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How to get a college grad to consider a career in insurance

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Here’s one way to entice enterprising recent college grads to consider the insurance business:

“If you think you’re going to work hard and represent something that truly impacts the end-user, think about it — are you going to have as much impact at an IBM or Proctor & Gamble as you would in the insurance business?”

This was how Bill C. Brown approached a fresh-out-of-college Ron Remak back in 1979. It worked, and a fulfilling and successful career in the life insurance business ensued. Today, Remak is an award-winning top producer who owns Bill C. Brown Associates in Bloomington, Ind., and happens to be the Producer Profile subject in the July issue of Life Insurance Selling. (Read the article by clicking here.)

“It just made sense,” Remak says in the article of Brown’s pitch, which overcame his initial skepticism. “What he said just stuck with me, and I’m incredibly grateful that, one, he told me what he did, and two, that I decided to listen to him.”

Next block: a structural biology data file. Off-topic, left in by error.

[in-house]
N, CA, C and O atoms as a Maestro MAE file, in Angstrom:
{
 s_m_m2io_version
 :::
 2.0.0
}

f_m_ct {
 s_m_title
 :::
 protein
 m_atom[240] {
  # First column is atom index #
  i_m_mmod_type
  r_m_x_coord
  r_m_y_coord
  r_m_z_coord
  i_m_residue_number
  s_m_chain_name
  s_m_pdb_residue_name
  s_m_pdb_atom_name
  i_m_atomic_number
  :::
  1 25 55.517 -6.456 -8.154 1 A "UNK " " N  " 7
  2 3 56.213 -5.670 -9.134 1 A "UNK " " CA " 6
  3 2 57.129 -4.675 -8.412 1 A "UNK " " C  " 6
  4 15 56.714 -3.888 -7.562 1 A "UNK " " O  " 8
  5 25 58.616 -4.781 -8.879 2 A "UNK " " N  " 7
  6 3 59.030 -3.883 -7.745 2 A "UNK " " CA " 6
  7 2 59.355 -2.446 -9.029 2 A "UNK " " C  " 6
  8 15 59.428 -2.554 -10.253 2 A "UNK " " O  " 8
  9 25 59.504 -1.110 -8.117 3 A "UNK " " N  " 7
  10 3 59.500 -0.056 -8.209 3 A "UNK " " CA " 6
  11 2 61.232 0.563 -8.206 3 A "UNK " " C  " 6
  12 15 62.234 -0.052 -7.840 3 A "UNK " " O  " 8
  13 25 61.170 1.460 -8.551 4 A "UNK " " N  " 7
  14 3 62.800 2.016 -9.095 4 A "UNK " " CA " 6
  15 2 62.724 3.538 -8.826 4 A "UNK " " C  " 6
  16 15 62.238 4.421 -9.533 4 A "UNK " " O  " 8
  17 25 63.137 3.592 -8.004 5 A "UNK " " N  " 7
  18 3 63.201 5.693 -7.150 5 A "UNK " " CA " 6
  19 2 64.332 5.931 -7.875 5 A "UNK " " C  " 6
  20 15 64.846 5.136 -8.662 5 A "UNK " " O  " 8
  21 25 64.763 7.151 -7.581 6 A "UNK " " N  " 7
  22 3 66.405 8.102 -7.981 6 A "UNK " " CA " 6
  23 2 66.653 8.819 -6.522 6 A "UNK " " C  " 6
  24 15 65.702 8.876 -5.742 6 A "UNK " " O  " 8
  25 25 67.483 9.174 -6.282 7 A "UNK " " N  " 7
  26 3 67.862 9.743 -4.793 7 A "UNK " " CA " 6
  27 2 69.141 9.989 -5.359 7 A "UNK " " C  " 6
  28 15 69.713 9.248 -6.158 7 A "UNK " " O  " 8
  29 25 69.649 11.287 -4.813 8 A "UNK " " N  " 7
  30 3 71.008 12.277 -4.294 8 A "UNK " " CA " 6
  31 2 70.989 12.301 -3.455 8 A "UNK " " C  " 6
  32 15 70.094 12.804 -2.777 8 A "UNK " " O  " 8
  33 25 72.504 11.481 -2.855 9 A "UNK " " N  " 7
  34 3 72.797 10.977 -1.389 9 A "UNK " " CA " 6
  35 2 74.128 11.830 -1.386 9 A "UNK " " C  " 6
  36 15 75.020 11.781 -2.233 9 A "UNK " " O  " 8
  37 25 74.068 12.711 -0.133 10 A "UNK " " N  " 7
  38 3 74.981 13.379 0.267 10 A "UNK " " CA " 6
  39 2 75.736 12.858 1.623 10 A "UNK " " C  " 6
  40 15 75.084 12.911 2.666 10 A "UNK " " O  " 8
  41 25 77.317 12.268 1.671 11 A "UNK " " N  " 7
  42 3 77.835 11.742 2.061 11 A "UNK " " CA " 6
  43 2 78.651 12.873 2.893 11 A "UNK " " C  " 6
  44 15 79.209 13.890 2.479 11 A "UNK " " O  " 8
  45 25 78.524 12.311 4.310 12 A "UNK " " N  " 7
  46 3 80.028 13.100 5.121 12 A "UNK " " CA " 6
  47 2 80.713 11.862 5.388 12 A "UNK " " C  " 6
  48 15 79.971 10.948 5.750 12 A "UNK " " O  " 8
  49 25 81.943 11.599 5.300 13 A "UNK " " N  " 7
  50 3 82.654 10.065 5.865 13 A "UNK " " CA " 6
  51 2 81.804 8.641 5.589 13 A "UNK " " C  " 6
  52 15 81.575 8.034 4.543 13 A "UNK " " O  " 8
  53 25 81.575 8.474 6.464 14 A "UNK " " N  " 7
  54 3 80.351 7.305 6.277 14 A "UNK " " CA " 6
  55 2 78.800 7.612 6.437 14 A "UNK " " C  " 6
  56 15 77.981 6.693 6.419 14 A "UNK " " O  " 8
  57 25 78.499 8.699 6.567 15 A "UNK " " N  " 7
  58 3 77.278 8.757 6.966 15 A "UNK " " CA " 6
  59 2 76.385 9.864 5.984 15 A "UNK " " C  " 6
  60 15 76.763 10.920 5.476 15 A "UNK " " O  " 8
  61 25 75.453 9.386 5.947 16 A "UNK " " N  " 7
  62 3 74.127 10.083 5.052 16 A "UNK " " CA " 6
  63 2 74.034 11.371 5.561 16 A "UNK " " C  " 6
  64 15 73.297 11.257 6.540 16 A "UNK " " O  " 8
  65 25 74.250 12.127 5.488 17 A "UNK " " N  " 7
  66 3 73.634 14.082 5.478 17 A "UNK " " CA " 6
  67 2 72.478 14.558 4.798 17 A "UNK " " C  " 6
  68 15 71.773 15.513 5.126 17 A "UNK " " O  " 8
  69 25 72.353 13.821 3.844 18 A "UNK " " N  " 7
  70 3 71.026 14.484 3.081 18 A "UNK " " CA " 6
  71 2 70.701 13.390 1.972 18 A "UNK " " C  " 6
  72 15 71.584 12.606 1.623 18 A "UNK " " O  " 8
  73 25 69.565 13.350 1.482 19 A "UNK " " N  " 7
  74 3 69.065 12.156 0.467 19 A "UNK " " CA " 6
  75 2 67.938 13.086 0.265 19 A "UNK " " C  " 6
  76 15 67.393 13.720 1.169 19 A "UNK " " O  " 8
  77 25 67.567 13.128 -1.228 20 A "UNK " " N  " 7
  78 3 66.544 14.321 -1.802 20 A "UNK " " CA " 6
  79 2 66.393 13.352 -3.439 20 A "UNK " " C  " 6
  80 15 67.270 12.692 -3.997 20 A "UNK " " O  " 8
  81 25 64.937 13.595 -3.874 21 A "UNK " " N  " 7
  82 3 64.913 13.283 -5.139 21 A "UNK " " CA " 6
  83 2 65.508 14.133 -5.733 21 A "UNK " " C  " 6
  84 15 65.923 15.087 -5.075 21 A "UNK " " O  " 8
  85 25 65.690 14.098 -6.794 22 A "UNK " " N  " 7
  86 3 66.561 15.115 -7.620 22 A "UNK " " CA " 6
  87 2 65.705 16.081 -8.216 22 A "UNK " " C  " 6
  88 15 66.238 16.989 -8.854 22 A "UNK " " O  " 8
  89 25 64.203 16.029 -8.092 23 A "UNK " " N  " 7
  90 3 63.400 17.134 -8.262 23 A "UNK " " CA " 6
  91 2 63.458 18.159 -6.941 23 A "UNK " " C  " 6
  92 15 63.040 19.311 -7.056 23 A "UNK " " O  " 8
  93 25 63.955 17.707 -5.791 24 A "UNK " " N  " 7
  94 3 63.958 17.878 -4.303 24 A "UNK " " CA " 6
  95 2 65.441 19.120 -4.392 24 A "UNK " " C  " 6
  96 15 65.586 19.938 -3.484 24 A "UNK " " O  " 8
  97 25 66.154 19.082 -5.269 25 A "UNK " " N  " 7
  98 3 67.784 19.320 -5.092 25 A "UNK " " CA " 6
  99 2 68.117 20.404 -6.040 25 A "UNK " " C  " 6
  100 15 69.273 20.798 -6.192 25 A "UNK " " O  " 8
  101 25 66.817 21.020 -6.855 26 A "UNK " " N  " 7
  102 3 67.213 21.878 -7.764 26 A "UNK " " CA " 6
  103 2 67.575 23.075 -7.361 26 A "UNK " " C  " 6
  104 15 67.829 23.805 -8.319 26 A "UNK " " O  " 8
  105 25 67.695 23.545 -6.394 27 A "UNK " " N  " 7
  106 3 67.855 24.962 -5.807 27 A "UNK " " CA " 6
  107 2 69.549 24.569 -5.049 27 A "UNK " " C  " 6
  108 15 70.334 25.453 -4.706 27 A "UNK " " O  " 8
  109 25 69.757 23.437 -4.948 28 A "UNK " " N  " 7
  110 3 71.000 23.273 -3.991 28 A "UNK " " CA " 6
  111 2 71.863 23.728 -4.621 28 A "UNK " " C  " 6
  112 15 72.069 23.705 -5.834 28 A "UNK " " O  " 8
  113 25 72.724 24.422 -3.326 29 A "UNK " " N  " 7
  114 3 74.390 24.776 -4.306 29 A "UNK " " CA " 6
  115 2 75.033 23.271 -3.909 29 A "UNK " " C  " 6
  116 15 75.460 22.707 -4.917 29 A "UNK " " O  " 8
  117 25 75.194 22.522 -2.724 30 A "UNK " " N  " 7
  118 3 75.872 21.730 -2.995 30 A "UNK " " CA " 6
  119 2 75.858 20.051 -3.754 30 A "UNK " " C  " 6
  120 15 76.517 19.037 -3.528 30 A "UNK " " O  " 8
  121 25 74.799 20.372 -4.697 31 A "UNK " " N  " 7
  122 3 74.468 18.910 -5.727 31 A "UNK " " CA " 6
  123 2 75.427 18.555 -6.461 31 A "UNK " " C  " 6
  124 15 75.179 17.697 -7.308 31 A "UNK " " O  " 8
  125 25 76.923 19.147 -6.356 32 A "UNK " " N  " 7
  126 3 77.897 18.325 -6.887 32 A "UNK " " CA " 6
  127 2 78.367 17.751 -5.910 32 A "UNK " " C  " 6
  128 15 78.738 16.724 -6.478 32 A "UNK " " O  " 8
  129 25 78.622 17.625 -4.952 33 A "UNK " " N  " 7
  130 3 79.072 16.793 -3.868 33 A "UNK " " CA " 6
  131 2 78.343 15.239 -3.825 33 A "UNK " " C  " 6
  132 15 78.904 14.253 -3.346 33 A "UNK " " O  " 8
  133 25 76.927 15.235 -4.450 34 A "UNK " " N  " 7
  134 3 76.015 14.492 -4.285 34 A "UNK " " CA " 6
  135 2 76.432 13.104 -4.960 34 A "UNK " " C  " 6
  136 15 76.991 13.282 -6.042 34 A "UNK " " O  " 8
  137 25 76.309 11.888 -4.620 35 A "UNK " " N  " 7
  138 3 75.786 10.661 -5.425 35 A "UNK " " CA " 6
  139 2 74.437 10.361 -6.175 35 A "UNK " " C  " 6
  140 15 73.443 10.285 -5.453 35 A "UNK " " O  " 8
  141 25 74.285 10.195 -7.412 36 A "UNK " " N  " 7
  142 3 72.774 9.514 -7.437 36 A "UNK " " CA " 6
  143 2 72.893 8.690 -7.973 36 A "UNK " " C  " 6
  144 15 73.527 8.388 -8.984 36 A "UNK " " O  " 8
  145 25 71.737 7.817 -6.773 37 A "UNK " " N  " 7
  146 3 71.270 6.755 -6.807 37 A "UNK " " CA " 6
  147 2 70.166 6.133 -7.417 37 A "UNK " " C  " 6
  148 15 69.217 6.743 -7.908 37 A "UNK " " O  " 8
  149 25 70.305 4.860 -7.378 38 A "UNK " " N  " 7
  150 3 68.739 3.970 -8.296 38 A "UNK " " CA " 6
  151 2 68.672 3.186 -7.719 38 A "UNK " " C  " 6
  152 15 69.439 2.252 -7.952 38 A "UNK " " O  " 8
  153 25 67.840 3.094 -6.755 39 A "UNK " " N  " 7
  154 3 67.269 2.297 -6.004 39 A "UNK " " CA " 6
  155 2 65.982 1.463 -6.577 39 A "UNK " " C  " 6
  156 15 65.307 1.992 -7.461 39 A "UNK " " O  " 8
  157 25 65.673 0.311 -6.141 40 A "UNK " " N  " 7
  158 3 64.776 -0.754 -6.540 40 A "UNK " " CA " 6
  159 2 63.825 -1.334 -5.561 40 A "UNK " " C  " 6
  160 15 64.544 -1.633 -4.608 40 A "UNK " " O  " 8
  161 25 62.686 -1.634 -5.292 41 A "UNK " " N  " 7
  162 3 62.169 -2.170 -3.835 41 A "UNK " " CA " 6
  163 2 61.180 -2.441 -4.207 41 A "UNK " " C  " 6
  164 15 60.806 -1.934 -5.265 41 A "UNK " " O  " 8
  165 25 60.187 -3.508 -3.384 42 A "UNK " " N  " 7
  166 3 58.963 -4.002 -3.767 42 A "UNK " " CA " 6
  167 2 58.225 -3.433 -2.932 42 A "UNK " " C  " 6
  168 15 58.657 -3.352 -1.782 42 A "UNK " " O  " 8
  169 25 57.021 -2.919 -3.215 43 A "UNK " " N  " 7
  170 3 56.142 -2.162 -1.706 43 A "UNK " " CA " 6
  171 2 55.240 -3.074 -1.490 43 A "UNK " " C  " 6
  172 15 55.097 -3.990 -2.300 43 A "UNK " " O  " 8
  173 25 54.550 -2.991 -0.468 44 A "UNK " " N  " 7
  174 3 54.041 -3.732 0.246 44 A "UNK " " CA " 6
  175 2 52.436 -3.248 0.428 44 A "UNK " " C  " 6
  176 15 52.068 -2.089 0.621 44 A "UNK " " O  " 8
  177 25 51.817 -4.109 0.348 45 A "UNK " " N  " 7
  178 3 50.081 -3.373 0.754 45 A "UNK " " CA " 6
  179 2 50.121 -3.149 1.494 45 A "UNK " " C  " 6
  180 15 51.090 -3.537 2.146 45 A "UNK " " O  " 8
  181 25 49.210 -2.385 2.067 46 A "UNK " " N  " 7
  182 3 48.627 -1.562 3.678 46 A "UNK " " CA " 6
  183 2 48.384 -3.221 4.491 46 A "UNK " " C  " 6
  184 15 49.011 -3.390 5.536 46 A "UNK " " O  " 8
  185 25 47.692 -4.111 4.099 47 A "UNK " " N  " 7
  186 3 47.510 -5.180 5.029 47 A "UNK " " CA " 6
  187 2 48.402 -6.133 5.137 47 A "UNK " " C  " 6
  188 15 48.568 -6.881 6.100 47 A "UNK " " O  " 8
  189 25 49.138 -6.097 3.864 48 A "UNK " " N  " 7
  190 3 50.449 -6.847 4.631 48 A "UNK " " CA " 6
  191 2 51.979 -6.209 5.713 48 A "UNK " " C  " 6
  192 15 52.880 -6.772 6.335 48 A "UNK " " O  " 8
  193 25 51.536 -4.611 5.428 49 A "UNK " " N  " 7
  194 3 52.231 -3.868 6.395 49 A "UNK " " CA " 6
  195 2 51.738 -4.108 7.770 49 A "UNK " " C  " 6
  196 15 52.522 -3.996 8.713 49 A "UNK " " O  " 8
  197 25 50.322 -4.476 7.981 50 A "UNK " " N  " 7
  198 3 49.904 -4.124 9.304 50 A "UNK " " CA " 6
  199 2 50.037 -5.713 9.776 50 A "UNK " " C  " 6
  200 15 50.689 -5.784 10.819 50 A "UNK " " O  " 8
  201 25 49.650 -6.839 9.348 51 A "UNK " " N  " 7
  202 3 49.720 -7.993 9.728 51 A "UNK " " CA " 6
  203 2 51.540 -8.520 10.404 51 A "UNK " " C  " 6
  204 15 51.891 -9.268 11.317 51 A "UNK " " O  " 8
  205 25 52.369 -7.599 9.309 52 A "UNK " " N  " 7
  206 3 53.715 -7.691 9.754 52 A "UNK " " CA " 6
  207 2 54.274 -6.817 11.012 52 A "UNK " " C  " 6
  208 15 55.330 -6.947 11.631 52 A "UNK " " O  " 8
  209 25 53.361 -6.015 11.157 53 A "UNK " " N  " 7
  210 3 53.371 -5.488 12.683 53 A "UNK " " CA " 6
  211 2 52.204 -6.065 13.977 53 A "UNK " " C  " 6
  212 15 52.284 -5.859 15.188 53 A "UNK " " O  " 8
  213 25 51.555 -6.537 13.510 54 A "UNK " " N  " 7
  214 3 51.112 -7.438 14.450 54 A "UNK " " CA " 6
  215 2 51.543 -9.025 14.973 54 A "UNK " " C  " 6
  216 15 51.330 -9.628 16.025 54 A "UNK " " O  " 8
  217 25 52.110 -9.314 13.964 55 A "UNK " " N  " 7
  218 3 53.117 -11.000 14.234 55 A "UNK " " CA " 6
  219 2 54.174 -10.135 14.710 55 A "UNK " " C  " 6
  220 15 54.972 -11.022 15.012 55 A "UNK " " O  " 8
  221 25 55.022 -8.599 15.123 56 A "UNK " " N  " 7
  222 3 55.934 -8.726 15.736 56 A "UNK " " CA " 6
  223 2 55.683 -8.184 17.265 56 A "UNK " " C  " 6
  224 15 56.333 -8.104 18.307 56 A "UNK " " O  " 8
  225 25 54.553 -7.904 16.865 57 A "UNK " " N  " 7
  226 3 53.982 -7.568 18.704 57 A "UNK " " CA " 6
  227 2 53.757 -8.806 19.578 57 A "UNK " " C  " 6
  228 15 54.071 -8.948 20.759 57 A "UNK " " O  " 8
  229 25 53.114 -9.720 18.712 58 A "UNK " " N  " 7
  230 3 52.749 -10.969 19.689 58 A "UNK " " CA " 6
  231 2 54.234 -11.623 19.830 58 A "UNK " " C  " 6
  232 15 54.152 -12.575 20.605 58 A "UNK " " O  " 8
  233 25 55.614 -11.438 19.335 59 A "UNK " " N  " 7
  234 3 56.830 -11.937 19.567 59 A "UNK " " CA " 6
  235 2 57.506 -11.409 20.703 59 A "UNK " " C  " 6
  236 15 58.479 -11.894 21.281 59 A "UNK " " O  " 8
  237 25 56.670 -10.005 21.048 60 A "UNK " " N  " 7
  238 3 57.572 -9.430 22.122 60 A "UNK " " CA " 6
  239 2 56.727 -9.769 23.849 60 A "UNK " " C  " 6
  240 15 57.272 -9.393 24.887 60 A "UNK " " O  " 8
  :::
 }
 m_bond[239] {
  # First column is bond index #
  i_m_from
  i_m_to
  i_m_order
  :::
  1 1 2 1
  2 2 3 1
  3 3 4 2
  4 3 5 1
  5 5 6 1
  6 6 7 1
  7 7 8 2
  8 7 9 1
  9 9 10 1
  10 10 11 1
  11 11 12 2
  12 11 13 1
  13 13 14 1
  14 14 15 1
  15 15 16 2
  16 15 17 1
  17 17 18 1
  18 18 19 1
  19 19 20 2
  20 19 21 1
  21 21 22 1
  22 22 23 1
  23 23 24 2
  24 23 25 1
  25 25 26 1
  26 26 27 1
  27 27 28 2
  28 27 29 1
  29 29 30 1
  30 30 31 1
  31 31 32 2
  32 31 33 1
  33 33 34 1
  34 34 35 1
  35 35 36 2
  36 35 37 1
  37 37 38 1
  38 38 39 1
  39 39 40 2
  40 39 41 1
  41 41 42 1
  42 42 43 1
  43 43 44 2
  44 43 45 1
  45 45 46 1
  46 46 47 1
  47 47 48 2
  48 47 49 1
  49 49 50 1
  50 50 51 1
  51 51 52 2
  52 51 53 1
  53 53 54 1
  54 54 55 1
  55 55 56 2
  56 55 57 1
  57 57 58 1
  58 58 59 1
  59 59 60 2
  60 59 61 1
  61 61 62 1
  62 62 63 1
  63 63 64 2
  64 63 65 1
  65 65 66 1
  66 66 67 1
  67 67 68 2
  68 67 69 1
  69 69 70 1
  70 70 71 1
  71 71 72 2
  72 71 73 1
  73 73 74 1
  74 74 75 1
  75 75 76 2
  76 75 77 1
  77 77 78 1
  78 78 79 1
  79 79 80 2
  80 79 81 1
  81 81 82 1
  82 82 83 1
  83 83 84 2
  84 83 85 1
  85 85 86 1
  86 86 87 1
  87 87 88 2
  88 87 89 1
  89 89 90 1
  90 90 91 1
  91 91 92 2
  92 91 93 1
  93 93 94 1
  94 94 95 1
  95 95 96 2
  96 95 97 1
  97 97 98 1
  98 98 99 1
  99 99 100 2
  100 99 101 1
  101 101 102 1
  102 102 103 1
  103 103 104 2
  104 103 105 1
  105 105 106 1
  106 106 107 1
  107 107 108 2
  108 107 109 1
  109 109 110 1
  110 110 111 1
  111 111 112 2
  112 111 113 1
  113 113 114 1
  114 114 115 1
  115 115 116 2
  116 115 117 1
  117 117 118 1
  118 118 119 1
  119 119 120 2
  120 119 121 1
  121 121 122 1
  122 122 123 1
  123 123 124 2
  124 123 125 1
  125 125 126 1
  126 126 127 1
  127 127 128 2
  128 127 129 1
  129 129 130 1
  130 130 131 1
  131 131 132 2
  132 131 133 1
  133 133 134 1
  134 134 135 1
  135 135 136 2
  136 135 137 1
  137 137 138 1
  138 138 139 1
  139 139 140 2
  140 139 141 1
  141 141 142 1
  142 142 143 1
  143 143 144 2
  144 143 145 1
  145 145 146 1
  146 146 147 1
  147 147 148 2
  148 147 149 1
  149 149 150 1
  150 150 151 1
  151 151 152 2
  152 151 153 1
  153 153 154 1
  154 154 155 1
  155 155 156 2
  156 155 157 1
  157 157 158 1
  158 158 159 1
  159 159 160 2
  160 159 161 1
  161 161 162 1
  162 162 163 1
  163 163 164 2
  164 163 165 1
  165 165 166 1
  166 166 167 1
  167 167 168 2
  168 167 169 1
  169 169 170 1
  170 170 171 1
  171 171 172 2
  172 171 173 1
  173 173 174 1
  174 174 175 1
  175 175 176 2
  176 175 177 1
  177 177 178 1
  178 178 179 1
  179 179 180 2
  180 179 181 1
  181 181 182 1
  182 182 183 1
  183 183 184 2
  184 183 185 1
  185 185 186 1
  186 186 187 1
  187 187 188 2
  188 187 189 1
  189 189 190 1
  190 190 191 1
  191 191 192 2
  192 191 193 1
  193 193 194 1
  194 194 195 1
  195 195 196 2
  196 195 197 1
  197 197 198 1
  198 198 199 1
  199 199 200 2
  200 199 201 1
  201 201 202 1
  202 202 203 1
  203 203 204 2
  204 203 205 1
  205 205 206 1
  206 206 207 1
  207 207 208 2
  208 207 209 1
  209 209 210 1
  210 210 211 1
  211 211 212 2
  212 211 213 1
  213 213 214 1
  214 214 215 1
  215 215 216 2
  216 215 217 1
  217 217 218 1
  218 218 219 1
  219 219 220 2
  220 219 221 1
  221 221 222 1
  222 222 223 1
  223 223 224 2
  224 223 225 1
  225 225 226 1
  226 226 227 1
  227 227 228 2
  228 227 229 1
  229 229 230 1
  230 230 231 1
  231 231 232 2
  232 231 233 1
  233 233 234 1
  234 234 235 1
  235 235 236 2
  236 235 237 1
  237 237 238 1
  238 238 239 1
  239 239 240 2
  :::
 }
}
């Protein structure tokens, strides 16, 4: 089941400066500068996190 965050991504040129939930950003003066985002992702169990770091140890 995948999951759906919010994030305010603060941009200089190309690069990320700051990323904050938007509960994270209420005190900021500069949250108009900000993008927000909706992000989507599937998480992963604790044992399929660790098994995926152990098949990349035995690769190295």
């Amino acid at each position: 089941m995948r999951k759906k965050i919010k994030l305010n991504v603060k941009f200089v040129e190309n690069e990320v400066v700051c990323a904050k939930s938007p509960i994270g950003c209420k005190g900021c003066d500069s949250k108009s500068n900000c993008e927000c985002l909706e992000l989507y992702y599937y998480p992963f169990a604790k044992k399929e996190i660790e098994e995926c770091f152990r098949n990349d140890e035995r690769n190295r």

Without that meeting, Remak may well have gone on to work in corporate America, having never considered a career selling life insurance. The industry would have been much poorer had that been the case.

How many bright young college grads does the industry lose every year because they don’t even think about careers in the insurance business? We know working in the industry doesn’t sound sexy to a twenty-something business school grad with dreams of corporate America, but we’ve got to do a better job at letting recent college grads know that this is a career that can lead to more job satisfaction — and compensation — than they are likely to earn in the corporate world.

The industry needs an influx of young talent. While some carriers have seriously stepped up their recruiting efforts on college campuses, independent producers need to take every opportunity they can to impress the great potential of this career upon recent college grads navigating the challenging tides of entering the workforce.

Wherever you run into someone who falls into this category, I hope you have the same conversation Bill C. Brown had with Ron Remak 32 years ago. That logic still holds true today.

For more on recruiting young producers, see:

Where will our future producers come from, and how will we train them?

Help Wanted

Gen X & Y perfect for financial services — but don’t know it

To read more from Brian Anderson, click here.


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